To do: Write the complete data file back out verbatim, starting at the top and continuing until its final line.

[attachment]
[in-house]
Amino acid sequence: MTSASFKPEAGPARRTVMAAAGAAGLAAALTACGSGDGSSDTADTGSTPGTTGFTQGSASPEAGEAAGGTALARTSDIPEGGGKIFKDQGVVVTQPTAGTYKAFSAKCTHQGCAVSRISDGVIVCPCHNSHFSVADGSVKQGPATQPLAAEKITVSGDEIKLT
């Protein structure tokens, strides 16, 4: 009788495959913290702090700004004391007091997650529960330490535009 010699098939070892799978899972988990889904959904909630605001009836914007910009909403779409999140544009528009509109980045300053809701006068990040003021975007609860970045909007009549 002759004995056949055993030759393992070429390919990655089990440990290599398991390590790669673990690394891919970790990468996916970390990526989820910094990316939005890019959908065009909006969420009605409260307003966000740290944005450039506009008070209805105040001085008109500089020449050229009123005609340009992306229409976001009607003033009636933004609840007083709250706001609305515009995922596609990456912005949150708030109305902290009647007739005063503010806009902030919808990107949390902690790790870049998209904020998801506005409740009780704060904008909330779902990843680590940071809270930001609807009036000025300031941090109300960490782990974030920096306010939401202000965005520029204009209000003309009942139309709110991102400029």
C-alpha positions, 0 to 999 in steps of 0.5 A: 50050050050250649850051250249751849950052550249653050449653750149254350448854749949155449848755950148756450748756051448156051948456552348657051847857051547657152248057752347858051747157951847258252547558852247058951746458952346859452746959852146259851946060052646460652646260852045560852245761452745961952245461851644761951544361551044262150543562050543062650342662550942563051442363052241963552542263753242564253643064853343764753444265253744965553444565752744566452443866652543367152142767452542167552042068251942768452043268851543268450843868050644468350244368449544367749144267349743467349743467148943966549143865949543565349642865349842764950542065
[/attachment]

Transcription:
[in-house]
Amino acid sequence: MTSASFKPEAGPARRTVMAAAGAAGLAAALTACGSGDGSSDTADTGSTPGTTGFTQGSASPEAGEAAGGTALARTSDIPEGGGKIFKDQGVVVTQPTAGTYKAFSAKCTHQGCAVSRISDGVIVCPCHNSHFSVADGSVKQGPATQPLAAEKITVSGDEIKLT
């Protein structure tokens, strides 16, 4: 009788495959913290702090700004004391007091997650529960330490535009 010699098939070892799978899972988990889904959904909630605001009836914007910009909403779409999140544009528009509109980045300053809701006068990040003021975007609860970045909007009549 002759004995056949055993030759393992070429390919990655089990440990290599398991390590790669673990690394891919970790990468996916970390990526989820910094990316939005890019959908065009909006969420009605409260307003966000740290944005450039506009008070209805105040001085008109500089020449050229009123005609340009992306229409976001009607003033009636933004609840007083709250706001609305515009995922596609990456912005949150708030109305902290009647007739005063503010806009902030919808990107949390902690790790870049998209904020998801506005409740009780704060904008909330779902990843680590940071809270930001609807009036000025300031941090109300960490782990974030920096306010939401202000965005520029204009209000003309009942139309709110991102400029």
C-alpha positions, 0 to 999 in steps of 0.5 A: 50050050050250649850051250249751849950052550249653050449653750149254350448854749949155449848755950148756450748756051448156051948456552348657051847857051547657152248057752347858051747157951847258252547558852247058951746458952346859452746959852146259851946060052646460652646260852045560852245761452745961952245461851644761951544361551044262150543562050543062650342662550942563051442363052241963552542263753242564253643064853343764753444265253744965553444565752744566452443866652543367152142767452542167552042068251942768452043268851543268450843868050644468350244368449544367749144267349743467349743467148943966549143865949543565349642865349842764950542065